So it is found that in most cases of the premix burners that are in use the end regions of the cone shell segments go over in the direction of flow into a hollow-cylindrical flow channel, which is adjoined either directly by the combustion chamber or by an additional mixing zone in the form of a mixing tube. To avoid the separation vortices following on directly from the cone shell segments in the direction of flow, it has been realized that, immediately after leaving the swirl generator, the swirl flow is able to spread out largely without making the swirl flow unstable if, while maintaining their shape, the individual cone shell segments keep in close contact with the inside wall of the flow channel adjoining the swirl generator. The concept of “maintaining their shape” means for the purposes of the invention that the shape of the cone shell segments formed in the manner of segments of a cone remains unchanged in the region where they come into contact with the inside wall of the shaped element enclosing the cone shell segments, as though the cone shell segments would penetrate unhindered through the shaped element in a radially outward direction.

The inside wall of the shaped element also serves for forming a flow channel adjoining the cone shell segments downstream. Depending on the shape and size of the shaped element, it also serves as a mixing tube or as a joining element, in the sense of a flanged piece, by means of which the swirl generator can be connected to a combustion chamber following on in the direction of flow, such as for example a silo combustion chamber, or some other channel structure.

To be able to make the premix burner as compact as possible, i.e. with a burner length that is as small as possible, cone angles of at least 11°, but preferably in the range of 20° and greater, are used, at which angles the cone shell segments surround the swirl space in a conically widening manner. For example, burners with a burner diameter in the outlet region of greater than 500 mm which have a burner length of well below one meter can be made possible. To ensure good mixing of the mixture of fuel and air within the swirl generator, it is also advantageous to increase the number of cone shell segments and, associated with it, the number of air inlet slits, in order in this way to achieve the smallest possible slit width per air inlet slit.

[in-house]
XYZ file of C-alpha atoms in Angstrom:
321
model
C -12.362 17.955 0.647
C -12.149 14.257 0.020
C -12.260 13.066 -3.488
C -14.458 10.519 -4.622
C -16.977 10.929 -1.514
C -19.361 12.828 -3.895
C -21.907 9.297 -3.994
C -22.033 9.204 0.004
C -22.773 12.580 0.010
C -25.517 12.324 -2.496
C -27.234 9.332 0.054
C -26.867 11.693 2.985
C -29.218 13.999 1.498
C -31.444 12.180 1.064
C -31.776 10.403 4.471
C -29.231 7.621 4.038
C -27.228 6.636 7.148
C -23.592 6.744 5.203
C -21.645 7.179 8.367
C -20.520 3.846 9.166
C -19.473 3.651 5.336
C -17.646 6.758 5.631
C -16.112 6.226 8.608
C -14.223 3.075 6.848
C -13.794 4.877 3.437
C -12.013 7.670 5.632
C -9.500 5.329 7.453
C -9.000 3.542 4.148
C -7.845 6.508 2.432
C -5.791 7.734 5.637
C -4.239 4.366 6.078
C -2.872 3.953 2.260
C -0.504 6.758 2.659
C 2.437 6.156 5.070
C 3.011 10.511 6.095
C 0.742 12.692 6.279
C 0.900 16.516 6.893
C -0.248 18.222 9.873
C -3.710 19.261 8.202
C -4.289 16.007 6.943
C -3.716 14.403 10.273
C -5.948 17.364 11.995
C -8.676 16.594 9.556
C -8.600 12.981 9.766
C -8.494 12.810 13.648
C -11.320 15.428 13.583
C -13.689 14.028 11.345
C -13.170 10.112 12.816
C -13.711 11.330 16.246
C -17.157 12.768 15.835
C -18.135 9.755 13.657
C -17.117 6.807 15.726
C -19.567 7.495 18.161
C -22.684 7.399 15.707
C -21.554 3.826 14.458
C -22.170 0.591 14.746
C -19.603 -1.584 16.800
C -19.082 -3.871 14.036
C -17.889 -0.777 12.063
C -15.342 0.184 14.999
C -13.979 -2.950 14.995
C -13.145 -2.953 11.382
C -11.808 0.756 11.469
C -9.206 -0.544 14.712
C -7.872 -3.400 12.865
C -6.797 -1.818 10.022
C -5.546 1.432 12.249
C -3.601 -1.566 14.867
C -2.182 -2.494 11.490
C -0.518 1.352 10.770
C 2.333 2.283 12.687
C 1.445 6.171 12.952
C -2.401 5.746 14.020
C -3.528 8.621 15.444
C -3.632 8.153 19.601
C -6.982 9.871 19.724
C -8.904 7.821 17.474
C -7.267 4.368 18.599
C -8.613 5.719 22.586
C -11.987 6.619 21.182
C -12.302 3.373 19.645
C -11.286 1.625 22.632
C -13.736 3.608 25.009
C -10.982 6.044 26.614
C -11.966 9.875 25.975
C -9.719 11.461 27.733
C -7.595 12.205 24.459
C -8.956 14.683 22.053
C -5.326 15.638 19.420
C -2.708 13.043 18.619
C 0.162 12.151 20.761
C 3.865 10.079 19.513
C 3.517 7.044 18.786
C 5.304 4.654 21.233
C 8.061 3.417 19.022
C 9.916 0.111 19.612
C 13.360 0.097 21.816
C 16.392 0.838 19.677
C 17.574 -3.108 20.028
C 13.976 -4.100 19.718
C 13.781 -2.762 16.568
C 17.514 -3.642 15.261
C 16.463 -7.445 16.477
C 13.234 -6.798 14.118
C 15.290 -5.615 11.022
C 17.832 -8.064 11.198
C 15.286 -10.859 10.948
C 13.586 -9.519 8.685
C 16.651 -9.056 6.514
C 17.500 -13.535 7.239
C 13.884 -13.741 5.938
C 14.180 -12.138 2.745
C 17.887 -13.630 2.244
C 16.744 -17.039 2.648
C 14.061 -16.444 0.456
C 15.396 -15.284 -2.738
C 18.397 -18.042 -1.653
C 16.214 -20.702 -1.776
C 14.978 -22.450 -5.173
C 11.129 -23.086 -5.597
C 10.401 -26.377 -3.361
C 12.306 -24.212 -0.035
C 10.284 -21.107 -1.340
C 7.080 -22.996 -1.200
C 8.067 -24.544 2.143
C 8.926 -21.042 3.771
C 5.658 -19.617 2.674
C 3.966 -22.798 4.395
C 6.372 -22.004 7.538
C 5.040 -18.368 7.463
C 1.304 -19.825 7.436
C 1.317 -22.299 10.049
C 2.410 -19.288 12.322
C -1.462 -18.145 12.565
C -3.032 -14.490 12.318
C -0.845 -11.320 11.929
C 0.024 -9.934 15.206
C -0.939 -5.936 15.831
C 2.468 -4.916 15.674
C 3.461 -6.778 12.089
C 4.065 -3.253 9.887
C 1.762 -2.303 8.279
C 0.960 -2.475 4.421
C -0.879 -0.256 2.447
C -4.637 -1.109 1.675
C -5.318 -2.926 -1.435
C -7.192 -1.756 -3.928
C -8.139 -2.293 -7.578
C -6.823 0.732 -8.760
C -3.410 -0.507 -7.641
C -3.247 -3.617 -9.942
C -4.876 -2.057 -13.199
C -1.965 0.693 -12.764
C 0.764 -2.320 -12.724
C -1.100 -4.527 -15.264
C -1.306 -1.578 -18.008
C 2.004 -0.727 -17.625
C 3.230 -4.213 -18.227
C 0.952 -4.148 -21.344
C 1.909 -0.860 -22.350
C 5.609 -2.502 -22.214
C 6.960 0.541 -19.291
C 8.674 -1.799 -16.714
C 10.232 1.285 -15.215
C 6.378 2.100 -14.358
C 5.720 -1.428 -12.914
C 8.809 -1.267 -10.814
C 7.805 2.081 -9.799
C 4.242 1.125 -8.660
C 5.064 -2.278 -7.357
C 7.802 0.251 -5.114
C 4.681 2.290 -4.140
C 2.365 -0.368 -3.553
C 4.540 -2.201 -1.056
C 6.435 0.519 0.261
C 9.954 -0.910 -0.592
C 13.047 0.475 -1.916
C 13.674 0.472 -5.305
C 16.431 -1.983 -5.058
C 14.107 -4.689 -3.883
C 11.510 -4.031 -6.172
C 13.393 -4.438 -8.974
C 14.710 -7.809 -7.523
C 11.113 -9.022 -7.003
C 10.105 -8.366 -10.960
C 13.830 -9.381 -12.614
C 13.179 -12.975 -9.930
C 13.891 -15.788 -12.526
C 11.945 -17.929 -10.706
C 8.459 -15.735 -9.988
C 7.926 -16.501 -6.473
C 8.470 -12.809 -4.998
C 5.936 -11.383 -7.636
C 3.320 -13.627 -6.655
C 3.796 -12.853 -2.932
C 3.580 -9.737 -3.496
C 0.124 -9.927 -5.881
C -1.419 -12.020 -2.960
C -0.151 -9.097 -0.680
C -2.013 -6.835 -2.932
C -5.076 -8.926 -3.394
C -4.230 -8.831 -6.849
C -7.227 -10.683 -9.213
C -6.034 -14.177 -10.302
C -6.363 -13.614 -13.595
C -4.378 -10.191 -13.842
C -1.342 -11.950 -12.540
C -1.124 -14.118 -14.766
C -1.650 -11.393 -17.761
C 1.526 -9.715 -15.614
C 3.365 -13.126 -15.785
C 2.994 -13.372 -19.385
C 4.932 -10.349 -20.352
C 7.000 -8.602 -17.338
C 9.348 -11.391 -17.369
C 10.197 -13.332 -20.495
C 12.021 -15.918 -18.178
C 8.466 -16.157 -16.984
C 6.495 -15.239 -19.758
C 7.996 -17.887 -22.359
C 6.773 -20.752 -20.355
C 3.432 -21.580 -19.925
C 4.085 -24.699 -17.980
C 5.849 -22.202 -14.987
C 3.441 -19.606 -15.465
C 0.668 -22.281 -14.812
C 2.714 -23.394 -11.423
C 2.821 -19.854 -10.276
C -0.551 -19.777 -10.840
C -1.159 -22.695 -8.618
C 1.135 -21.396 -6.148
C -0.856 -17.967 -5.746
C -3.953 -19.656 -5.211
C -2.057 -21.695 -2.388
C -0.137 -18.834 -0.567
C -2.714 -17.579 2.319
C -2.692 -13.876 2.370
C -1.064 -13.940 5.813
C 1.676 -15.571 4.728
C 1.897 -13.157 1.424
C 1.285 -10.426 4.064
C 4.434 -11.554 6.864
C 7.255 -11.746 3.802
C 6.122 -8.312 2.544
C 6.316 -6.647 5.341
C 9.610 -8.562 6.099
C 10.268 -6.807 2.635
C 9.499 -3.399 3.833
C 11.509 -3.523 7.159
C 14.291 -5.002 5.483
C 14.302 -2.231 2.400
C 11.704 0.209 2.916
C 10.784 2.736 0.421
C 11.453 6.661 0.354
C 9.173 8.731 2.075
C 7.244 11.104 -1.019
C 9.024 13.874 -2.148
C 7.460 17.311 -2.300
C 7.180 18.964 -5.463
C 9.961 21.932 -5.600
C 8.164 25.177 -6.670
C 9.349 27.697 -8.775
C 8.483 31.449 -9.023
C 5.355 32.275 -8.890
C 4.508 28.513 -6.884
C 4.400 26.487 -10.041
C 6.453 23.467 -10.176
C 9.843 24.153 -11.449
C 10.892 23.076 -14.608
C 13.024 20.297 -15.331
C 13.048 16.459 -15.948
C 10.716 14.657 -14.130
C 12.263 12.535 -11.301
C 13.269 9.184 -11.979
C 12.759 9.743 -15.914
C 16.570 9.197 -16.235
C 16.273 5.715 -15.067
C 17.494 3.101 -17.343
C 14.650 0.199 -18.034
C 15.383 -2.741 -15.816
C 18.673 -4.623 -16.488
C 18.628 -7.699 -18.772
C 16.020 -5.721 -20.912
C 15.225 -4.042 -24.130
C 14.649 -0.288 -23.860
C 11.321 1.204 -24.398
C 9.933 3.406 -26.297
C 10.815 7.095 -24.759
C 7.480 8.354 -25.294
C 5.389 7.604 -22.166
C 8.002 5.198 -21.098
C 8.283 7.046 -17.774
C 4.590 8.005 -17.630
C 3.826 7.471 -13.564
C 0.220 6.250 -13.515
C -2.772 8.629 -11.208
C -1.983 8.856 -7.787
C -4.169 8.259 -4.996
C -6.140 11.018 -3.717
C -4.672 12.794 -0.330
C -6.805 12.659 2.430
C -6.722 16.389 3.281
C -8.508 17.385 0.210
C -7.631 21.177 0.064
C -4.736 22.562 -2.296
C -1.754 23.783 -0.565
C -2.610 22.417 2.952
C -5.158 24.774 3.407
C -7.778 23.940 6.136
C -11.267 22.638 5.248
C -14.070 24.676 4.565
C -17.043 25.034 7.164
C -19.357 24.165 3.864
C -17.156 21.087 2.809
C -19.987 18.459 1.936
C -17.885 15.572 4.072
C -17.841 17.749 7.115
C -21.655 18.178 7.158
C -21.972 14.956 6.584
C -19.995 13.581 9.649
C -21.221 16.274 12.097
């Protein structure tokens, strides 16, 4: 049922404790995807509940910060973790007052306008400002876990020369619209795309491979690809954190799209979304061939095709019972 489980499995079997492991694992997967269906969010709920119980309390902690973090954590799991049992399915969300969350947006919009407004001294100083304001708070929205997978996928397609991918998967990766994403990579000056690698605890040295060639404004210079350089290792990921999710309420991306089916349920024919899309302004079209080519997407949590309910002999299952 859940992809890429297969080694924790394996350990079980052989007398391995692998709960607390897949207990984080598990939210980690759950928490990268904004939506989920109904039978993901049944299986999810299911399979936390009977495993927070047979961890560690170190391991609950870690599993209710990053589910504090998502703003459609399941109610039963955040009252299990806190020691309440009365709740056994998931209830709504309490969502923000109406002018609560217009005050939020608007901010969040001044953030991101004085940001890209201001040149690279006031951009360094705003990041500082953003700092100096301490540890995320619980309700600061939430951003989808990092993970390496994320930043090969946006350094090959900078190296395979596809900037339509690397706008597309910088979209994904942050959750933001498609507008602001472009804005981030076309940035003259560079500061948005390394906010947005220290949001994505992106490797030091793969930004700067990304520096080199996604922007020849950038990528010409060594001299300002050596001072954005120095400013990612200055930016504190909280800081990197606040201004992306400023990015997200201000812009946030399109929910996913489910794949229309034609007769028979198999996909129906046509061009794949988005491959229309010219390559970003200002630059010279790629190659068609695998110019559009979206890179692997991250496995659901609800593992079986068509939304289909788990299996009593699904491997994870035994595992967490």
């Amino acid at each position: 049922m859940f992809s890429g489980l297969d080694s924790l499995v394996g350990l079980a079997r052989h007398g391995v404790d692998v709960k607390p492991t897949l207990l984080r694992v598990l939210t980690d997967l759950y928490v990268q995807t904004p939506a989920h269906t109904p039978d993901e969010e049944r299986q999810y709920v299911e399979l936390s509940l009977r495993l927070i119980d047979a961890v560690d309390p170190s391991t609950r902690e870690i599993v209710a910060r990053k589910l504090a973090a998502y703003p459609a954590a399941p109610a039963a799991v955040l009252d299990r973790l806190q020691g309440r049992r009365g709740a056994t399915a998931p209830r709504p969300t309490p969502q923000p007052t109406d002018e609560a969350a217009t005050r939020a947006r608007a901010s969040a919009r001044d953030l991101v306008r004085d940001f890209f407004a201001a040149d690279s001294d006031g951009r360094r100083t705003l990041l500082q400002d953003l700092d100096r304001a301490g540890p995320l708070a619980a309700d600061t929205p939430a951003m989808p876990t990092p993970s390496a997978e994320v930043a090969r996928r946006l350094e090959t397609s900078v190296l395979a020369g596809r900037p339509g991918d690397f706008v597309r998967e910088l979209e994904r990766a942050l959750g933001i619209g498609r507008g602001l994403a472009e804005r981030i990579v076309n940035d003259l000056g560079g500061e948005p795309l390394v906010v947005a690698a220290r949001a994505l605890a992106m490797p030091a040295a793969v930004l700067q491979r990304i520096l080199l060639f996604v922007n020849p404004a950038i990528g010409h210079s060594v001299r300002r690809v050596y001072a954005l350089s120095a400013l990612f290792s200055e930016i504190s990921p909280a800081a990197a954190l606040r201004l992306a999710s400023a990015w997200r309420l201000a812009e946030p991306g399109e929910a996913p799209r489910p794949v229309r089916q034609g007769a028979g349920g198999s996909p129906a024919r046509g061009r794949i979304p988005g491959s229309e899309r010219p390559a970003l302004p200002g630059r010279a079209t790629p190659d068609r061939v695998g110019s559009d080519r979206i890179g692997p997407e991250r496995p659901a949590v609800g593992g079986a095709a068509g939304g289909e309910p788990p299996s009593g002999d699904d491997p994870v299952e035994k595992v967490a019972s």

BRIEF DESCRIPTION OF THE DRAWINGS

Without restricting the general idea of the invention, the invention is described below by way of example on the basis of exemplary embodiments with reference to the drawings, in which:

FIGS. 1 and 2 show a perspective representation of an exemplary premix burner with a cylindrically formed shaped element,

FIGS. 3 and 4 show a perspective representation of an exemplary premix burner with a frustoconically formed shaped element,

FIG. 5 shows a sectional representation through an exemplary premix burner with a frustoconically formed shaped element, and

FIGS. 6 and 7 show a perspective representation of an exemplary premix burner with a shaped element having an inlet region formed in a funnel-shaped manner.

DETAILED DESCRIPTION

Shown in FIG. 1 is a perspective representation of a premix burner, with the viewing direction from the downstream side into the swirl space of a swirl generator 2 that is enclosed by a multiplicity of cone shell segments 1. FIG. 2 shows the same premix burner, but from a different viewing angle, that is looking at the swirl generator 2 from the outside, said generator being enclosed by eight cone shell segments 1 in the exemplary embodiment represented. The further refinements of the exemplary embodiment represented in FIGS. 1 and 2 are the same in each case, so that there is no further distinction between FIG. 1 and FIG. 2.

The premix burner represented has a central receiving unit 3, which takes the form of a receiving sleeve and is intended for a central fuel supply unit, for example in the form of a fuel nozzle for liquid fuels or fuel lance for a pilot flame (not represented), to be pushed in and held. The cone shell segments 1, connected by their upstream ends to the receiving unit 3, mutually enclose air inlet slits 4 and are placed with respect to a burner axis A extending centrally through the premix burner in such a way that they delimit a swirl space widening conically in the direction of flow at a cone angle γ. Each individual cone shell segment 1 has, moreover, depending on the type of fuel, at least one fuel supply line 5, by means of which fuel can be admixed into the incoming combustion air flow passing through the air inlet slits 2.